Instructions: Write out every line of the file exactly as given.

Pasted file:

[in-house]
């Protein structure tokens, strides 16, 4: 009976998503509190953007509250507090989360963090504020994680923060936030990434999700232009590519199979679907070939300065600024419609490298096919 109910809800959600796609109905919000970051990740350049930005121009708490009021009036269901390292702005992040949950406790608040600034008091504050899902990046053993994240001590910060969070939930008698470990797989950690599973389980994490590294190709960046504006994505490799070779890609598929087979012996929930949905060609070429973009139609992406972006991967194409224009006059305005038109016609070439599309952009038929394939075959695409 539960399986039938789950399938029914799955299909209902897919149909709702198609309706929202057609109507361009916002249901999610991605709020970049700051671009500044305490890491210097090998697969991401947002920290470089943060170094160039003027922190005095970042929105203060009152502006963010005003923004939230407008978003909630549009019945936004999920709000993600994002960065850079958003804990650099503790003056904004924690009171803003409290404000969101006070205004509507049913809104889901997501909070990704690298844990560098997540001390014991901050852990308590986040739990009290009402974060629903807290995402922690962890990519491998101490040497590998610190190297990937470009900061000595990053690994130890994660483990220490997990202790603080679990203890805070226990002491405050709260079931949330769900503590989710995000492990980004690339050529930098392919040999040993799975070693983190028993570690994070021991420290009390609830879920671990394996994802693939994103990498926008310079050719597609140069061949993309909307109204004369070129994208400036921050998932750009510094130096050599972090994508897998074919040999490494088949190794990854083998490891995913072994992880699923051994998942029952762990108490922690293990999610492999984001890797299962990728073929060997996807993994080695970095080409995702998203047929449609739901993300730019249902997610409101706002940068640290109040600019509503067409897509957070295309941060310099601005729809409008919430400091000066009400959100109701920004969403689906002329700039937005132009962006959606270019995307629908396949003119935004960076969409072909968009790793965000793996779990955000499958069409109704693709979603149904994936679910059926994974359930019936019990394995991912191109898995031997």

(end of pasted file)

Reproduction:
[in-house]
């Protein structure tokens, strides 16, 4: 009976998503509190953007509250507090989360963090504020994680923060936030990434999700232009590519199979679907070939300065600024419609490298096919 109910809800959600796609109905919000970051990740350049930005121009708490009021009036269901390292702005992040949950406790608040600034008091504050899902990046053993994240001590910060969070939930008698470990797989950690599973389980994490590294190709960046504006994505490799070779890609598929087979012996929930949905060609070429973009139609992406972006991967194409224009006059305005038109016609070439599309952009038929394939075959695409 539960399986039938789950399938029914799955299909209902897919149909709702198609309706929202057609109507361009916002249901999610991605709020970049700051671009500044305490890491210097090998697969991401947002920290470089943060170094160039003027922190005095970042929105203060009152502006963010005003923004939230407008978003909630549009019945936004999920709000993600994002960065850079958003804990650099503790003056904004924690009171803003409290404000969101006070205004509507049913809104889901997501909070990704690298844990560098997540001390014991901050852990308590986040739990009290009402974060629903807290995402922690962890990519491998101490040497590998610190190297990937470009900061000595990053690994130890994660483990220490997990202790603080679990203890805070226990002491405050709260079931949330769900503590989710995000492990980004690339050529930098392919040999040993799975070693983190028993570690994070021991420290009390609830879920671990394996994802693939994103990498926008310079050719597609140069061949993309909307109204004369070129994208400036921050998932750009510094130096050599972090994508897998074919040999490494088949190794990854083998490891995913072994992880699923051994998942029952762990108490922690293990999610492999984001890797299962990728073929060997996807993994080695970095080409995702998203047929449609739901993300730019249902997610409101706002940068640290109040600019509503067409897509957070295309941060310099601005729809409008919430400091000066009400959100109701920004969403689906002329700039937005132009962006959606270019995307629908396949003119935004960076969409072909968009790793965000793996779990955000499958069409109704693709979603149904994936679910059926994974359930019936019990394995991912191109898995031997």